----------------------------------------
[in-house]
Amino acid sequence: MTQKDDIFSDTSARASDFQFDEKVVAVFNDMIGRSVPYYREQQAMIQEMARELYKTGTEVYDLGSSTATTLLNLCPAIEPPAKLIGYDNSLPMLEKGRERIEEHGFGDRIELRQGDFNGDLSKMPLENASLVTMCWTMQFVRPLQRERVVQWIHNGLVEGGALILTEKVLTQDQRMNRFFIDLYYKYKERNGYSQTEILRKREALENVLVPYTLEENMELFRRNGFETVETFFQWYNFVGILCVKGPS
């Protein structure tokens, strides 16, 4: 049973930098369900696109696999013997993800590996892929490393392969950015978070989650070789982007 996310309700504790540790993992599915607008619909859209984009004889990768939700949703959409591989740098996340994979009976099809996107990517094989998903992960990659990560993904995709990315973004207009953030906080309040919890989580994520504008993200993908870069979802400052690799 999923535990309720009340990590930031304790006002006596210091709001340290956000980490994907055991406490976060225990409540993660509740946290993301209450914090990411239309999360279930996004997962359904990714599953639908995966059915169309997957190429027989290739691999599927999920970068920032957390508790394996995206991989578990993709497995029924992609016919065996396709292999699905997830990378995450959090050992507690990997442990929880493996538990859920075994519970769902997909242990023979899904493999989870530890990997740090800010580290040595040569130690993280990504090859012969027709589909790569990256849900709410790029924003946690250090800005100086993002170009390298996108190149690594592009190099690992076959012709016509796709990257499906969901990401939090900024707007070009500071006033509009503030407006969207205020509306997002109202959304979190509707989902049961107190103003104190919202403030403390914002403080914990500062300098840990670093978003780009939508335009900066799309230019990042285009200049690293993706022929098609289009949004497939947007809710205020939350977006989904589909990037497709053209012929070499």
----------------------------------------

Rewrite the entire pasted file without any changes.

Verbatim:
[in-house]
Amino acid sequence: MTQKDDIFSDTSARASDFQFDEKVVAVFNDMIGRSVPYYREQQAMIQEMARELYKTGTEVYDLGSSTATTLLNLCPAIEPPAKLIGYDNSLPMLEKGRERIEEHGFGDRIELRQGDFNGDLSKMPLENASLVTMCWTMQFVRPLQRERVVQWIHNGLVEGGALILTEKVLTQDQRMNRFFIDLYYKYKERNGYSQTEILRKREALENVLVPYTLEENMELFRRNGFETVETFFQWYNFVGILCVKGPS
């Protein structure tokens, strides 16, 4: 049973930098369900696109696999013997993800590996892929490393392969950015978070989650070789982007 996310309700504790540790993992599915607008619909859209984009004889990768939700949703959409591989740098996340994979009976099809996107990517094989998903992960990659990560993904995709990315973004207009953030906080309040919890989580994520504008993200993908870069979802400052690799 999923535990309720009340990590930031304790006002006596210091709001340290956000980490994907055991406490976060225990409540993660509740946290993301209450914090990411239309999360279930996004997962359904990714599953639908995966059915169309997957190429027989290739691999599927999920970068920032957390508790394996995206991989578990993709497995029924992609016919065996396709292999699905997830990378995450959090050992507690990997442990929880493996538990859920075994519970769902997909242990023979899904493999989870530890990997740090800010580290040595040569130690993280990504090859012969027709589909790569990256849900709410790029924003946690250090800005100086993002170009390298996108190149690594592009190099690992076959012709016509796709990257499906969901990401939090900024707007070009500071006033509009503030407006969207205020509306997002109202959304979190509707989902049961107190103003104190919202403030403390914002403080914990500062300098840990670093978003780009939508335009900066799309230019990042285009200049690293993706022929098609289009949004497939947007809710205020939350977006989904589909990037497709053209012929070499």